Like kids and plants, economies need a little nourishing to grow, as well.
Aug. 4, the city of Kenai's administrative team brought someone on board specifically to help the city's economy flourish.
Casey Reynolds is the new economic development director for the city. Reynolds, 26, has been hired by a grant through the AmeriCorps Vista program a federal program with focuses on community economic development.
The grant provides funding for the economic director position for three years. Reynolds will be with the city for a year at least, and possibly two or all three, he said.
In his time here, he has several goals to work toward. The first is developing a long-term strategic economic development plan for the city.
"I'd like to bring about a more coherent plan of where the city's heading and how to get there," he said.
Some work already has been done by the city to this end, so Reynolds will pick up where previous efforts have left off.
"The city has had several economic development-type meetings and out of those have come some interesting dynamic discussions," said City Manager Linda Snow. "But what has never come from that is we've never had the staff to make an economic development plan actually happen."
Reynolds will organize further town-hall meetings and gather input from community, borough and state agencies, citizens and business and civic leaders to develop the plan.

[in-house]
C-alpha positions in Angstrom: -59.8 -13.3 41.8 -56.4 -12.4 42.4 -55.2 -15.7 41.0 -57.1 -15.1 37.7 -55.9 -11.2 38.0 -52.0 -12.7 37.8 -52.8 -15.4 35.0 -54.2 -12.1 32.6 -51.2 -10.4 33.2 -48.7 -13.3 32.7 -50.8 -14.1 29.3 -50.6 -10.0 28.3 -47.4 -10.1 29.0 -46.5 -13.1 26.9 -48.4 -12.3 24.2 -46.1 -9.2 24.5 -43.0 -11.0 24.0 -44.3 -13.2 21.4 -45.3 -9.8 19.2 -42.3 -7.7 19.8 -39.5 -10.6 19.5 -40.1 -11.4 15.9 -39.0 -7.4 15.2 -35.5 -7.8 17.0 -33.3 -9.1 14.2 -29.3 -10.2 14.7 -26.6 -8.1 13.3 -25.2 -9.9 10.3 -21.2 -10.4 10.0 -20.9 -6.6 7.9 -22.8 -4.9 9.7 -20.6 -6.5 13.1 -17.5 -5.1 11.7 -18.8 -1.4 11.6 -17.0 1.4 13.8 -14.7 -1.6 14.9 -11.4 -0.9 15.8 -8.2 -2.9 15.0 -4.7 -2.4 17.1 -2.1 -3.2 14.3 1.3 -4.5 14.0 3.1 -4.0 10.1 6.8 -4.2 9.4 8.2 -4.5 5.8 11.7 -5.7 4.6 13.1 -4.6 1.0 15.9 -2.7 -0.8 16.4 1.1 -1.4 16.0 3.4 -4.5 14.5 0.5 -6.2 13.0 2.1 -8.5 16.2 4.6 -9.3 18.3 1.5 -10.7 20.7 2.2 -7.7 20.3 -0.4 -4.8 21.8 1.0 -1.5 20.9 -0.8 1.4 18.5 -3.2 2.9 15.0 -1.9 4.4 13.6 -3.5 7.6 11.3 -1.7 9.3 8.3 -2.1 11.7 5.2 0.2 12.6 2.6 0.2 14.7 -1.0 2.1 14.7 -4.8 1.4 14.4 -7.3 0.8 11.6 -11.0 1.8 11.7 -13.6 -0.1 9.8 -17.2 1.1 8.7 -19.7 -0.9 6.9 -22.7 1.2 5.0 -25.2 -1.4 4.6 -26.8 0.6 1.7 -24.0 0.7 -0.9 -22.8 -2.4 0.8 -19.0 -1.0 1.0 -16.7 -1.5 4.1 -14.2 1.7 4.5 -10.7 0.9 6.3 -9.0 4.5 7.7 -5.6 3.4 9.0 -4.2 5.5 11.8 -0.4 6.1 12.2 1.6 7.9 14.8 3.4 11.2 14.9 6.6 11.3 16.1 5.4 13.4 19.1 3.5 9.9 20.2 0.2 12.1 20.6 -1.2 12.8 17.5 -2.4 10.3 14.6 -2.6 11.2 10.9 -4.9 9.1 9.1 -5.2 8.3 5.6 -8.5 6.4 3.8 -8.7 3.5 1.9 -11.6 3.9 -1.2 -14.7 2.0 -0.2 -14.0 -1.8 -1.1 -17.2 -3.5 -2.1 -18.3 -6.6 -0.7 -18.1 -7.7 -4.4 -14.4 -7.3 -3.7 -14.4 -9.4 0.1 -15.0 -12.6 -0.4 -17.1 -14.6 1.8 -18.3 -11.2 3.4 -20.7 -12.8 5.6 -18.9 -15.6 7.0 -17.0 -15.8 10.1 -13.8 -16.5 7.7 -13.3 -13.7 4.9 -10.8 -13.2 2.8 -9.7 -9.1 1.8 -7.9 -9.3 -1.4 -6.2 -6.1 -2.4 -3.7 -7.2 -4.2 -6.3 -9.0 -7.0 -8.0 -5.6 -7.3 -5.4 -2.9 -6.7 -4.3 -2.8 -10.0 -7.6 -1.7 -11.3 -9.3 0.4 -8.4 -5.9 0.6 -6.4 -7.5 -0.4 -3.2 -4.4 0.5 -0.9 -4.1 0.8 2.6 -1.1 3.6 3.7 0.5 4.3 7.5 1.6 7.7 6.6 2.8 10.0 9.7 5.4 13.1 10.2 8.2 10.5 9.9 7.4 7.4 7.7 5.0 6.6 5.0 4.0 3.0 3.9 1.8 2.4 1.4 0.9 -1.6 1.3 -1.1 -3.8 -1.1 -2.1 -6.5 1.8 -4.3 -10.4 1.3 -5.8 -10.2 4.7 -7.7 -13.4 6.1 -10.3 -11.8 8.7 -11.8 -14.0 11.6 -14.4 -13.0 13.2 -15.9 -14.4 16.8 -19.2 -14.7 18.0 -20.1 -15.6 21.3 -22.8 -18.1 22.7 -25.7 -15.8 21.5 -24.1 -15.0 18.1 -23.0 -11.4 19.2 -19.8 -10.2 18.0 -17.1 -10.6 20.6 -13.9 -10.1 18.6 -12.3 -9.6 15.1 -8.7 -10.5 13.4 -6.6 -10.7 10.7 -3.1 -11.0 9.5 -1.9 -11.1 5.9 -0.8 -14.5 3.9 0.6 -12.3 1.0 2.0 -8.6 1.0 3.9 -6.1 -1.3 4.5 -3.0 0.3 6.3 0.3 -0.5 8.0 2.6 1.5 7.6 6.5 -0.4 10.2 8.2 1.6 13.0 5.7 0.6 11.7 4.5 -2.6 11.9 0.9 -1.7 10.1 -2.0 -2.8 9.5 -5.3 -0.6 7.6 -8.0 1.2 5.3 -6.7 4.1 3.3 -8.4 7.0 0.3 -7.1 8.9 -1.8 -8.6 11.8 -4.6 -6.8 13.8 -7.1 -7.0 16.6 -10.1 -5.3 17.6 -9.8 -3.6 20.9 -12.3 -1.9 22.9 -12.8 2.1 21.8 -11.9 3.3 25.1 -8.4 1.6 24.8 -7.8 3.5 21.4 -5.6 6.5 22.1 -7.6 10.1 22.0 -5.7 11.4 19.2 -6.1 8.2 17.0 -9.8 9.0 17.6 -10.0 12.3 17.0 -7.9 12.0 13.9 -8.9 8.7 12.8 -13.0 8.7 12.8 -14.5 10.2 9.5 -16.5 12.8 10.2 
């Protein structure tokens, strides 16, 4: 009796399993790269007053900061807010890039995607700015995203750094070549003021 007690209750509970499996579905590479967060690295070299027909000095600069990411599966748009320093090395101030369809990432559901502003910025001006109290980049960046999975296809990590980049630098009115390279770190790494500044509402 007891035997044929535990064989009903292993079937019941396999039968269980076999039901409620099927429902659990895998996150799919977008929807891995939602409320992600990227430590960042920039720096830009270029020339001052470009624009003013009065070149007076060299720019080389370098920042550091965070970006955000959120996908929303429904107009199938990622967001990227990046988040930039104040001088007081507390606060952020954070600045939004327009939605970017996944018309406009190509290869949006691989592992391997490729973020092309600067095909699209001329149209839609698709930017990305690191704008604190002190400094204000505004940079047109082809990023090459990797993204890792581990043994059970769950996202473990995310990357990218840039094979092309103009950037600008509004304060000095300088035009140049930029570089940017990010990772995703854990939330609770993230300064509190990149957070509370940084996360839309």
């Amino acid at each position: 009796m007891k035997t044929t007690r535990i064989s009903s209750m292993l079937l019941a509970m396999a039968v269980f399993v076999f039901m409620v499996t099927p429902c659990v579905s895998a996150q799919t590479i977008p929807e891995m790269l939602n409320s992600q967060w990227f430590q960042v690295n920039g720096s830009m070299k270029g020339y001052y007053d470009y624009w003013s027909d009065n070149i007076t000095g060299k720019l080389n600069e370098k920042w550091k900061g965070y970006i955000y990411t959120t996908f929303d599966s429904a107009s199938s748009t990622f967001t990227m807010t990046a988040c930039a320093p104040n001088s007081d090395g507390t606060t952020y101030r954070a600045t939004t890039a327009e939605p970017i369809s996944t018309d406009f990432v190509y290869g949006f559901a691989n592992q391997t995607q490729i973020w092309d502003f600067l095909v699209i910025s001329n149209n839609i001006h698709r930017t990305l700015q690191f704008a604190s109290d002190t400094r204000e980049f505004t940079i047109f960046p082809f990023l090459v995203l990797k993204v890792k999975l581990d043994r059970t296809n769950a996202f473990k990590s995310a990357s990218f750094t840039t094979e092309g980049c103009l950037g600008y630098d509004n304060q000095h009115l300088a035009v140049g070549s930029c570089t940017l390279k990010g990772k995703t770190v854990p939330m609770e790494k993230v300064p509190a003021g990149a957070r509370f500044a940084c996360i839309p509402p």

"The major facet of it is ... getting input from people on what they'd like to see in the next 20-year period so we can write a plan in line with what the public wants," he said.
Reynolds also will respond to economic inquiries and seek out and encourage new businesses and industries to come to the area.
"I would love to bring a couple businesses into town, that would be a feather in my cap," he said.
Having a staff member to do nothing but look after the economic interests of Kenai is a welcome addition to the city.
"The city of Kenai has really relied so much on Mayor (John) Williams and the council (for bringing new businesses to town)," Snow said. "There hasn't been anyone to do that, and we have wanted somebody for years whose task it is to deal with that."
From what Snow has seen so far, she said Reynolds is an excellent choice for the job.
"I think he's the best-qualified applicant that we had," she said. "I have a lot of confidence in him, and I am really excited about developing (the economic plan)."
Reynolds was born in the Lower 48 and grew up in Anchor-age. He has bachelor's degrees in political science and economics from the University of Alaska Anchorage and has worked with the Anchorage Economic Devel-opment Corp., World Trade Center Alaska and Alaska Legislature's Office of International Trade Policy.
He took the position in Kenai because he wanted to do a year of service in either the Peace Corps or AmeriCorps after his graduation from college, he said. The job also gives him a chance to be closer to his family in Sterling and to continue following his interest in Alaska economics.
"It gave me an opportunity to do a year of service and pursue my goal to do economic development work in the state of Alaska, so it was kind of a win-win all the way around," he said.
After his stint in Kenai, Reynolds said he hopes to still work in economic development in Alaska, in either a community- or statewide basis, and someday move back to Anchorage.
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